09:43 AM

#527 - Cystatin C, A-Fib Update, Having An Awepique Year

Take 3 – Practical Practice Pointers©

A Question From a Colleague

1)  Should We Use Cystatin C for Diagnosing Chronic Kidney Disease


We have focused a lot recently on the new “kidney health measure” – a combination of the calculated estimated glomerular filtration rate (eGFR) and the measured urine albumin-creatinine ratio (uACR) – to diagnose/monitor chronic kidney disease (CKD).

Cystatin C – measured from the serum – has been around for a while as an alternate way to measure kidney function. The 2012 “Kidney Disease: Improving Global Outcomes” (KDIGO) guideline recommends the use of cystatin C when additional confirmation is needed to diagnose CKD, in the case of a patient with low muscle mass (which limits the amount of circulating creatinine) or in someone with a borderline calculated eGFR for whom we are worried about adjusting the dose of a renally-cleared medication. Cystatin C is not perfect on its own – it can be incorrect in the presence of acute kidney injury, with certain patient characteristics (abnormal thyroid function, heterophilic antibodies that interfere with testing and corticosteroid use) and higher GFR levels. The ultimate recommendation of the 2012 KDIGO guideline was for a cystatin C-based eGFR calculation (rather than cystatin C levels alone) as the best way to use cystatin C when needed.

A NEJM study from 2021 used data from 23 studies to derive a combined creatinine/cystatin C calculation with the intent to remove race from the traditional eGFR equation (which has been done in most institutions at this point). The equation was then validated using data from 12 other studies. The results show that the combined creatinine/cystatin C calculation revealed only a minor difference between black and non-black patients and was more accurate compared to measured 24-hour creatinine clearance that the traditional equation.

A recent opinion piece from the National Kidney Foundation appeared to set the stage for the routine recommendation of this new combined creatinine/cystatin C-based eGFR calculation in the new KDIGO guidelines, scheduled for 2023. However, these guidelines have not yet been published.

John’s Comments:

Cystatin C appears promising as a way to develop more accurate GFR estimation equations but has not hit the routine guidelines yet. Avoid checking cystatin C by itself or using it regularly for now – there may still be problems with lab availability and insurance coverage. Focus instead on better completion of the existing kidney health measure and look for the soon-to-be published revisions of the KDIGO CKD guideline.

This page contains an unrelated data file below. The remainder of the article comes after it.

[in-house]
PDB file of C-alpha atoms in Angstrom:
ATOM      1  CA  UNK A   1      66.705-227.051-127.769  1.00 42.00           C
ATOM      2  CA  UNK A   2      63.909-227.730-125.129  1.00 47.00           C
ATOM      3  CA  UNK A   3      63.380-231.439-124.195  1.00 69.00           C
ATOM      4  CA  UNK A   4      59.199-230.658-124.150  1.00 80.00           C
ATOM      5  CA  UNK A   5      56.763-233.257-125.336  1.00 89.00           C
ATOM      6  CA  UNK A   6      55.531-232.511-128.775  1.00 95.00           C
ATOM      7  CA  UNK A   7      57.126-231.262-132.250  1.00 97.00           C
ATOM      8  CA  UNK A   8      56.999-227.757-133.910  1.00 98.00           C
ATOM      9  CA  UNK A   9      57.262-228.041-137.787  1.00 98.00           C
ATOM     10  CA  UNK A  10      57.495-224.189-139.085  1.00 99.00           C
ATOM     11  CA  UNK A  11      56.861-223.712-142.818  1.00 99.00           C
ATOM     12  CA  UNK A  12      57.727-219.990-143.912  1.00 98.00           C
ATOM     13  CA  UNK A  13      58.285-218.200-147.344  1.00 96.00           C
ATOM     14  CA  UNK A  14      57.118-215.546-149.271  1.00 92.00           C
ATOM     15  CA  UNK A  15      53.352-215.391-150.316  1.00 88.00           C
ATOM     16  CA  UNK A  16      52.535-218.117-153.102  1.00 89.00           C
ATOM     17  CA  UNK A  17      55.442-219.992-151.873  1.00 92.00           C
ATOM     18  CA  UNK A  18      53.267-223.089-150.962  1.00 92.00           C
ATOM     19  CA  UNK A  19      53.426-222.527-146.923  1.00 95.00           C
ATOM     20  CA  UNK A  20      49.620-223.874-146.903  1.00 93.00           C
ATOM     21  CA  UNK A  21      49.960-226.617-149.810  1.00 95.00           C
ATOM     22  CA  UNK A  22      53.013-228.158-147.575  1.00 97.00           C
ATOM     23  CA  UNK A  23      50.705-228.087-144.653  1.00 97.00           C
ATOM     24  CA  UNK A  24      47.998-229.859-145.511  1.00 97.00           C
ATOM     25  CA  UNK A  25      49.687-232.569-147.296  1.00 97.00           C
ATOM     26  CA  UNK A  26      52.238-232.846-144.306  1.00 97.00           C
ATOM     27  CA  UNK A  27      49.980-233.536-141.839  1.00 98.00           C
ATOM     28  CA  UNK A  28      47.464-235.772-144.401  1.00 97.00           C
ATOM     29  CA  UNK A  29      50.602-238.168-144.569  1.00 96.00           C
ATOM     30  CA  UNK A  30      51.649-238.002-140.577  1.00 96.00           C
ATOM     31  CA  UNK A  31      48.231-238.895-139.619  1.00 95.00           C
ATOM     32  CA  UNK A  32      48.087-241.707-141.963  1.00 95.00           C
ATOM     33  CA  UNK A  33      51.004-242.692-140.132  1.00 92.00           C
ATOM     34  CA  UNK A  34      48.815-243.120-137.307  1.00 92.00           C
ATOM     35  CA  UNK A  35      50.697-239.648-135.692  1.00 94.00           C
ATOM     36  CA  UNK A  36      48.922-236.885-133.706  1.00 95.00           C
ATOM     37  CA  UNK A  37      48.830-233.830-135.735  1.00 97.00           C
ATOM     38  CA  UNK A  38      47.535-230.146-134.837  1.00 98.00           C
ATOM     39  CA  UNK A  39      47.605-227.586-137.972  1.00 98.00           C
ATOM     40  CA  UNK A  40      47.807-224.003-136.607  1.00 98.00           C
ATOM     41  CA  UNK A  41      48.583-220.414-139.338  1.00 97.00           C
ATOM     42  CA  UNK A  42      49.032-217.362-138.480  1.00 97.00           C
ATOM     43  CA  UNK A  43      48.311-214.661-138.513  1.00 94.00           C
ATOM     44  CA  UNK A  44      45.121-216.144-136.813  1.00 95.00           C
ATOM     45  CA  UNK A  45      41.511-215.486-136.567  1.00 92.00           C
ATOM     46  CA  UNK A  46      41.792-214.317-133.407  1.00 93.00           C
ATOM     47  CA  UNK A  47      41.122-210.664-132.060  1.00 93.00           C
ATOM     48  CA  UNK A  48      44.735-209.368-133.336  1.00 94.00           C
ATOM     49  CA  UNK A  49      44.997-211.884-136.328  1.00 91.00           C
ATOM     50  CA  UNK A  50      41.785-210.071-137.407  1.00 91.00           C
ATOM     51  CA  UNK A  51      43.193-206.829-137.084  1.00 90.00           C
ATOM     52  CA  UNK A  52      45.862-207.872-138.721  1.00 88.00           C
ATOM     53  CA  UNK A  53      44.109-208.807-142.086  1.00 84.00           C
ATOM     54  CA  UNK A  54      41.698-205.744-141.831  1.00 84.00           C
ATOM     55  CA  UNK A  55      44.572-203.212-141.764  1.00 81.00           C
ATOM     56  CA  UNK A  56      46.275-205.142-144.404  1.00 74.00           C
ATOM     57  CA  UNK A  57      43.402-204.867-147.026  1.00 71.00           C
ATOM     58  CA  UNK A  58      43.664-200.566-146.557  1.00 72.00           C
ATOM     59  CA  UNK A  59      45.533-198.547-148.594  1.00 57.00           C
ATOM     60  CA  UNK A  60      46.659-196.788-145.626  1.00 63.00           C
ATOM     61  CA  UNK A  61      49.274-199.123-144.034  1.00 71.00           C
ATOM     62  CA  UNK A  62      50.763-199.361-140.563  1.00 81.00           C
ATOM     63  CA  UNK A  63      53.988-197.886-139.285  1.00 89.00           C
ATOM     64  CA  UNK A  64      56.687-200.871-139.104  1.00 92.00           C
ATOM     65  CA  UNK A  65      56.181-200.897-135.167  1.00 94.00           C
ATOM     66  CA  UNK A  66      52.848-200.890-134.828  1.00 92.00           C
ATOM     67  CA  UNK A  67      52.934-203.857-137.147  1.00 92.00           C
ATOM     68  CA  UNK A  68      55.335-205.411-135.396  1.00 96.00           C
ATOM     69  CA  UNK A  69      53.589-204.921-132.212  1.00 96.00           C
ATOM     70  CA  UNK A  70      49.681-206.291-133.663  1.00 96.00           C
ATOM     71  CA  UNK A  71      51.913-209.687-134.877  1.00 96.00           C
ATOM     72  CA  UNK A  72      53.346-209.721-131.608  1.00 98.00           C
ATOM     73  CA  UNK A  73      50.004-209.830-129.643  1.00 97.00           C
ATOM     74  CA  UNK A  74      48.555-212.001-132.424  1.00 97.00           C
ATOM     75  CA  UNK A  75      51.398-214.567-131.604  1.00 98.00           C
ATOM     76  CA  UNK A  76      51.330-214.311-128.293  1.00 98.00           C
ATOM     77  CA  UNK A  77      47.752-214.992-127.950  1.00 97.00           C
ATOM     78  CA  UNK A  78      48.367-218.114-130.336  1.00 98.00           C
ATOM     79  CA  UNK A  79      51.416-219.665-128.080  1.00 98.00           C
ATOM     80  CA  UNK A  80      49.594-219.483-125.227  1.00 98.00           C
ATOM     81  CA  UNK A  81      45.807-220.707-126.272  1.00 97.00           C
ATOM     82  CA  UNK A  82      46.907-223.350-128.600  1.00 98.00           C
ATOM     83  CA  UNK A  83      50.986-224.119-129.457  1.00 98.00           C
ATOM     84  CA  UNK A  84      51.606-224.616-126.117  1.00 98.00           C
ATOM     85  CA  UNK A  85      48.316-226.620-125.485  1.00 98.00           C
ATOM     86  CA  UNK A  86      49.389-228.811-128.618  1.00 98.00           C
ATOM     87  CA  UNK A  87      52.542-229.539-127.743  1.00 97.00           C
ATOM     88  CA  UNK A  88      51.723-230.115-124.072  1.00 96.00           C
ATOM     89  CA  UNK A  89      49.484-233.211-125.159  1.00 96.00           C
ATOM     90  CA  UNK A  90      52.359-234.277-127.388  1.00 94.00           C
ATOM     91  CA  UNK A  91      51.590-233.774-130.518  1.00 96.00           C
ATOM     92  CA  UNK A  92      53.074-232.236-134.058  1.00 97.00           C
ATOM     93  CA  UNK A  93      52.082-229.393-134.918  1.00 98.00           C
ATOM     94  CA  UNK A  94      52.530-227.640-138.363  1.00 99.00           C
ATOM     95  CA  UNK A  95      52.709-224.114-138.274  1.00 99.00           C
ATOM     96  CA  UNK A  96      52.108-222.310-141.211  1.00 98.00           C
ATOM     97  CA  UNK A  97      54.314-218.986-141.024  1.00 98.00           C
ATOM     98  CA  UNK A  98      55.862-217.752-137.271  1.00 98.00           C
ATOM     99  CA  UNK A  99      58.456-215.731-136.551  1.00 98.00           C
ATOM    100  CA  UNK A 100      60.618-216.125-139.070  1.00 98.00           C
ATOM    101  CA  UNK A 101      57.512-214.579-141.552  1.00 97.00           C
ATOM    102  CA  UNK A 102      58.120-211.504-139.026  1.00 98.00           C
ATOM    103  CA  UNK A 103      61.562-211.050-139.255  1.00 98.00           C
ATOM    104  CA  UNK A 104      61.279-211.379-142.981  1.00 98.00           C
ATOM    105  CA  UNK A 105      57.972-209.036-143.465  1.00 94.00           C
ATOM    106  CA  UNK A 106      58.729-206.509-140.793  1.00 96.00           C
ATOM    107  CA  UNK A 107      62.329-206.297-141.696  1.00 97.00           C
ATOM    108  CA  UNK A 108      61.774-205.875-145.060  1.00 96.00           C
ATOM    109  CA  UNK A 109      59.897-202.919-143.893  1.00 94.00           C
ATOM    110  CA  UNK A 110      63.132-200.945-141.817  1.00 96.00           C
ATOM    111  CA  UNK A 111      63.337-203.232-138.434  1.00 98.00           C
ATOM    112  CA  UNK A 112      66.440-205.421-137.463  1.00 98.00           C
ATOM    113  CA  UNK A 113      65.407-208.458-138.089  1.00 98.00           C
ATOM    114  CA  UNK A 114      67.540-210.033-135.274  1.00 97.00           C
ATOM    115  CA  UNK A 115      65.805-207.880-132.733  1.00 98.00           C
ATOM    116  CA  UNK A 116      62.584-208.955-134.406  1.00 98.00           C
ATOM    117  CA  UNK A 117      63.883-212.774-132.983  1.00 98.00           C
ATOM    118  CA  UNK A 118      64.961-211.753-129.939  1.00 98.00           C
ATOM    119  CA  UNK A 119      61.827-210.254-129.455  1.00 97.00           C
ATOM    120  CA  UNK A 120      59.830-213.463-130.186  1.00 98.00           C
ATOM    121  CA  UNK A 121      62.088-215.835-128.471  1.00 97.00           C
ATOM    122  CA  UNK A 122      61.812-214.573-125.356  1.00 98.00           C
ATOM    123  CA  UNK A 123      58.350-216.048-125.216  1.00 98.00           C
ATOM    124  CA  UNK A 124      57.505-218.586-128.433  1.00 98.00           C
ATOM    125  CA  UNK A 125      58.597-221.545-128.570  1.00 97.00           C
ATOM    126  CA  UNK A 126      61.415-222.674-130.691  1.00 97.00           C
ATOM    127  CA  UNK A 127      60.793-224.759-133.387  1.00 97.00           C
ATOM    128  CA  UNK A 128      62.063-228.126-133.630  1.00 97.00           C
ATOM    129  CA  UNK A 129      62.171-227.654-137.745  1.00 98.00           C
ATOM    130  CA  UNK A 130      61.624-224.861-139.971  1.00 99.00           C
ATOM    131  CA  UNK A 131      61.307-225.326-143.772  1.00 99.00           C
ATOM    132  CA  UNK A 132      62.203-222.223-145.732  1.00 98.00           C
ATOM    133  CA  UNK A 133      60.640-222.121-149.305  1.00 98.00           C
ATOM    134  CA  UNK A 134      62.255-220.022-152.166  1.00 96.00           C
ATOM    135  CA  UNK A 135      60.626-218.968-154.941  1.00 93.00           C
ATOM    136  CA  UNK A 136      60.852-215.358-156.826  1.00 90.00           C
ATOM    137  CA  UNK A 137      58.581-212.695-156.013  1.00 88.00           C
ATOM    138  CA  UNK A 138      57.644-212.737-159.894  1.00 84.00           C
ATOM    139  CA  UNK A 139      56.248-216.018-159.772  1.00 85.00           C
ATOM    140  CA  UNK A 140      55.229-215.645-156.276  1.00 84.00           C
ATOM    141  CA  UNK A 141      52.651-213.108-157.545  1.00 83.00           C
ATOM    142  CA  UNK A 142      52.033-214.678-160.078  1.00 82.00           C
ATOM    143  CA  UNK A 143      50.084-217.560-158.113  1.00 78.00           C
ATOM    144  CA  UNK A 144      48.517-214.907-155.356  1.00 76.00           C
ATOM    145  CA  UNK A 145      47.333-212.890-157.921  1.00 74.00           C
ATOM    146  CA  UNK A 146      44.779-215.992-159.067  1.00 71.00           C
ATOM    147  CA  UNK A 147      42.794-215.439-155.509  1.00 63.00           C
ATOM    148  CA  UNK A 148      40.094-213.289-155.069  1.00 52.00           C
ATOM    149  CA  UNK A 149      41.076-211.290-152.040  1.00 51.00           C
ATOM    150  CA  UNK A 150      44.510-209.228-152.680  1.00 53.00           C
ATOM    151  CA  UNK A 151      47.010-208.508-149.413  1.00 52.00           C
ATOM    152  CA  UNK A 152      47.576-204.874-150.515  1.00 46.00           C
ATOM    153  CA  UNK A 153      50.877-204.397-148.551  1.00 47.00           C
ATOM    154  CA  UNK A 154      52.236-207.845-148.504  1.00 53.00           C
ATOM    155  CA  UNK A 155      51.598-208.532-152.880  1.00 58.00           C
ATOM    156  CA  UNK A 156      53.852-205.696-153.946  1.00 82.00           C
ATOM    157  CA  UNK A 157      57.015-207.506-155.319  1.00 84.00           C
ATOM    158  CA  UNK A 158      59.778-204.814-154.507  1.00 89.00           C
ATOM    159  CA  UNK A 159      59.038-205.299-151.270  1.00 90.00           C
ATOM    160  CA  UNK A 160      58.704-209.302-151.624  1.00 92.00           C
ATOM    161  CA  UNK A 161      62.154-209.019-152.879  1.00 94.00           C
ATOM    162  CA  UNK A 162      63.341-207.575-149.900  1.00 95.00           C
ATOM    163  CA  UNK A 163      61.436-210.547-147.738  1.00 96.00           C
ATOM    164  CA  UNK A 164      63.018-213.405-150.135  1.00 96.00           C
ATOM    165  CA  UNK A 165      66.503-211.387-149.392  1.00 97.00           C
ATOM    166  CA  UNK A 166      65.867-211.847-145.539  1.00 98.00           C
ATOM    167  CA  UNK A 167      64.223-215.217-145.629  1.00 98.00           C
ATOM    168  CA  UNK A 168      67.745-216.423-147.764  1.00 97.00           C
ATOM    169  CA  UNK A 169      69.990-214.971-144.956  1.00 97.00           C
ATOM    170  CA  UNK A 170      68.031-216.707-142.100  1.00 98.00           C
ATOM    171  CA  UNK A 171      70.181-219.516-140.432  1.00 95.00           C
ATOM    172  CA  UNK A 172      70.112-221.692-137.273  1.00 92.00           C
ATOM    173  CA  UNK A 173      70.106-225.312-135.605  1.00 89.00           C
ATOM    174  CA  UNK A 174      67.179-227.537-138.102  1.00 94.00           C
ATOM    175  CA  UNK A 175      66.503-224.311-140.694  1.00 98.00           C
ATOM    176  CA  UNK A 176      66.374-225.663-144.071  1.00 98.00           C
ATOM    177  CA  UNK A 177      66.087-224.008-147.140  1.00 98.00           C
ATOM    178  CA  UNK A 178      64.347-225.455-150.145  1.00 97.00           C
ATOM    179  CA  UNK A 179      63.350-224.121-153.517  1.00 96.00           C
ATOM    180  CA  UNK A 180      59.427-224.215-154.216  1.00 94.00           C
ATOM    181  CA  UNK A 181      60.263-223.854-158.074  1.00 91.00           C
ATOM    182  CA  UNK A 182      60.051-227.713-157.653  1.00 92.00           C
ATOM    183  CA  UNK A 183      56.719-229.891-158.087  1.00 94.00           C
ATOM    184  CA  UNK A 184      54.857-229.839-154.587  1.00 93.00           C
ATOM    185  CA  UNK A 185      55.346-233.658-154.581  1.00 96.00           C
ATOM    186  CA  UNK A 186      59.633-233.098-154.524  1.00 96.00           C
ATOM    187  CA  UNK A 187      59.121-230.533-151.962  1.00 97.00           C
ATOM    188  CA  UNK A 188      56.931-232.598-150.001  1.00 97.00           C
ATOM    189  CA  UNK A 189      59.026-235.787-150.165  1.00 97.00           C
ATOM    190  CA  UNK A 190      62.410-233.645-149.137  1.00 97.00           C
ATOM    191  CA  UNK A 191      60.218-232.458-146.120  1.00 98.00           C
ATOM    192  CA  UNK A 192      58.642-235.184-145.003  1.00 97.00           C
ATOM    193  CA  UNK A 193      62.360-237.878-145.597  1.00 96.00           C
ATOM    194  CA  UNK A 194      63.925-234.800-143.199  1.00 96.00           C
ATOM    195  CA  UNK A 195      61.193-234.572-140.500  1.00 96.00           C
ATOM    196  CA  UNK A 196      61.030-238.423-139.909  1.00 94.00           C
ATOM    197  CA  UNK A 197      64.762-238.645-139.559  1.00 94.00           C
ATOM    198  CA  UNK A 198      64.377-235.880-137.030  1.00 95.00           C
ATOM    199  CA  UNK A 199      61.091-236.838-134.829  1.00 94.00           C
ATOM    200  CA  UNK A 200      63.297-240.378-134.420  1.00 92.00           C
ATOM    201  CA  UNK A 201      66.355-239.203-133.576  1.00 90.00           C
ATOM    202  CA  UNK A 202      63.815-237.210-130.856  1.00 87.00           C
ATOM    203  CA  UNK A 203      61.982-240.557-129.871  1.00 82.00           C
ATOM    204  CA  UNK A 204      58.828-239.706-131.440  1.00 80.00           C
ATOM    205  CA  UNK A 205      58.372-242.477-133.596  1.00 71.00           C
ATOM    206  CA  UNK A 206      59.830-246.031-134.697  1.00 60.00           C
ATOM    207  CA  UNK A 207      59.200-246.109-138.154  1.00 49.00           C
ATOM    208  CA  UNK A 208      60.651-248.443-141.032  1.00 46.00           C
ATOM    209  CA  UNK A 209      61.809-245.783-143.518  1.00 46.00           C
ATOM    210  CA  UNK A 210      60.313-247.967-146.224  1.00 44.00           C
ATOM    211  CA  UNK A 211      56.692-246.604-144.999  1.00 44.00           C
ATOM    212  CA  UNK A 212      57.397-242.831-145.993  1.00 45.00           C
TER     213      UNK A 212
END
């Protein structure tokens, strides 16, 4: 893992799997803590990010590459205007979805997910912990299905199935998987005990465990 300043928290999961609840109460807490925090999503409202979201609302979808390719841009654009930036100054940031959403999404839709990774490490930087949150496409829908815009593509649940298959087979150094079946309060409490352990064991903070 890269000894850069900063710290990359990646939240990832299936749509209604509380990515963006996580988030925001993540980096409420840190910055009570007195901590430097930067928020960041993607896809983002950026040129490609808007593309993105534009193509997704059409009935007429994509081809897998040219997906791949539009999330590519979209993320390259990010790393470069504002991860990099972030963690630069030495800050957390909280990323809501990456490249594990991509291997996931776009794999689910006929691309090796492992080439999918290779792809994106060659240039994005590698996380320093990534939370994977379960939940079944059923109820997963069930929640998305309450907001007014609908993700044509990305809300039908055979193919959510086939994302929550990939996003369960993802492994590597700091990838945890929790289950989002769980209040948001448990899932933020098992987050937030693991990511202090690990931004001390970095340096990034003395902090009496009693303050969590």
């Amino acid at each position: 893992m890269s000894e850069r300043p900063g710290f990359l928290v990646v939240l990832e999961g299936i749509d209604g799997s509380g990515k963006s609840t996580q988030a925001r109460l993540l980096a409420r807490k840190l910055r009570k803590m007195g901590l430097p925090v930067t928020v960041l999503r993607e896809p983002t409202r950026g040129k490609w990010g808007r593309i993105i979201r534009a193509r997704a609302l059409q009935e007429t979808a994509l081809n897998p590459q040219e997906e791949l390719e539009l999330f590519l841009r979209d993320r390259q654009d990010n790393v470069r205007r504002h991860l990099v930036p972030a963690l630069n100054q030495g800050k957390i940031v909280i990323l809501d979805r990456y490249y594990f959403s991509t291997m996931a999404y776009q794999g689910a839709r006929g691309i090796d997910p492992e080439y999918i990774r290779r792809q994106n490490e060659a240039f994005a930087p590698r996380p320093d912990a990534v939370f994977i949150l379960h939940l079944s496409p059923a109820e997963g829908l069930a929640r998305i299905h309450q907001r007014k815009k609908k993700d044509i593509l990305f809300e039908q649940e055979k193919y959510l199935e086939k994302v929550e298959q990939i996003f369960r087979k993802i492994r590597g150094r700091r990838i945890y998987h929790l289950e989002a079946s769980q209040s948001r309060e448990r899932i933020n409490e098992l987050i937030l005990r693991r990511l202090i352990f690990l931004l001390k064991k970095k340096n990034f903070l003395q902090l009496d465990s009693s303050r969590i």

• Chapter 1: Definition and classification of CKD. Kidney International Supplements. 2013;3(1):19-62. Link
  • Inker LA, Eneanya ND, Coresh J, et al. New Creatinine- and Cystatin C–Based Equations to Estimate GFR without Race. New England Journal of Medicine. 2021;385(19):1737-1749. Link


From the Family of Cardiology Societies and the Guidelines

2)  Diagnosis/Management of Atrial Fibrillation (AF) in 2024


Atrial fibrillation (AF) is the most sustained common cardiac arrhythmia, and its incidence and prevalence are increasing in the US due to multiple reasons, including an  aging of the population, rising tide of obesity, increasing detection, and increasing survival with AF and other forms of CVD.   AF is associated with a 1.5- to 2-fold increased risk of death as well as a 2.4-fold risk of stroke, 1.5-fold risk of cognitive impairment or dementia, 1.5-fold risk of MI, 2-fold risk of sudden cardiac death, 5-fold risk of heart failure (HF), 1.6-fold risk of chronic kidney disease (CKD), and 1.3-fold risk of peripheral artery disease (PAD).  In Medicare beneficiaries, the most frequent outcome in the 5 years after AF diagnosis was death (19% at 1 year and 49% at 5 years), followed by HF (13.7%) and new-onset stroke (7.1%).

The American College of Cardiology (ACC), the American Heart Association (AHA), the American College of Chest Physicians (ACCP), and the Heart Rhythm Society (HRS) recently updated their 2019 guideline for preventing and optimally managing AF.   Selected messages include (some categorized by Strength of Recommendation/Level of Evidence):

  • Although photoplethysmography monitors (smartphone cameras/smartwatches) may indicate the need to obtain an electrocardiographic tracing, they are not sufficiently reliable to establish an AF diagnosis.
  • New Staging of atrial fibrillation (AF): The previous classification of AF was based only on arrhythmia duration and tended to emphasize therapeutic interventions. The new classification, using stages, recognizes AF as a disease continuum that requires a variety of strategies at the different stages, from prevention, lifestyle and risk factor modification, screening, and therapy.
    • Stage 1: At risk for AF due to the presence of risk factors: Modifiable = Obesity, DM, poor fitness, HTN, alcohol, OSA (smoking not RF but cessation advised)
    • Stage 2: Pre-AF – evidence of structural or electrical findings predisposing to A
    • Stage 3: AF, including paroxysmal (3A), persistent - > 7 days (3B), long-standing persistent - > 12 months (3C), successful AF ablation (3D)
    • Stage 4: Permanent AF
  • Lifestyle and risk factor modification is a pillar of AF management to prevent onset, progression, and adverse outcomes (1/B-NR).  Specific pillars include assessing and treating stroke risk, optimizing modifiable risk factors, and minimizing AF burden (frequency and duration) through rhythm and rate control.
  • For newly diagnosed AF, initial w/u should include cardiac ECHO, EKG, BMP, CBC, TSH, and other labs as clinically indicated based on risk factors or findings (1/B-NR).
  • For newly diagnosed AF,  protocolized testing for ischemia, acute coronary syndrome (ACS) or PE are not indicated unless there are specific signs/symptoms.
  • Caffeine cessation for those with AF not recommended.
  • Those with AF should be evaluated yearly with a CHA2DS2-VASc score (1/B-NR).  For those with intermediate risk (equal to score of 1 in men or 2 in women) who remain uncertain about the benefit of anticoagulation, consider factors that may modify their risk of stroke to help inform the decision (2a/C-LD).  Anticoagulation is a reasonable option in these patients (2a/A).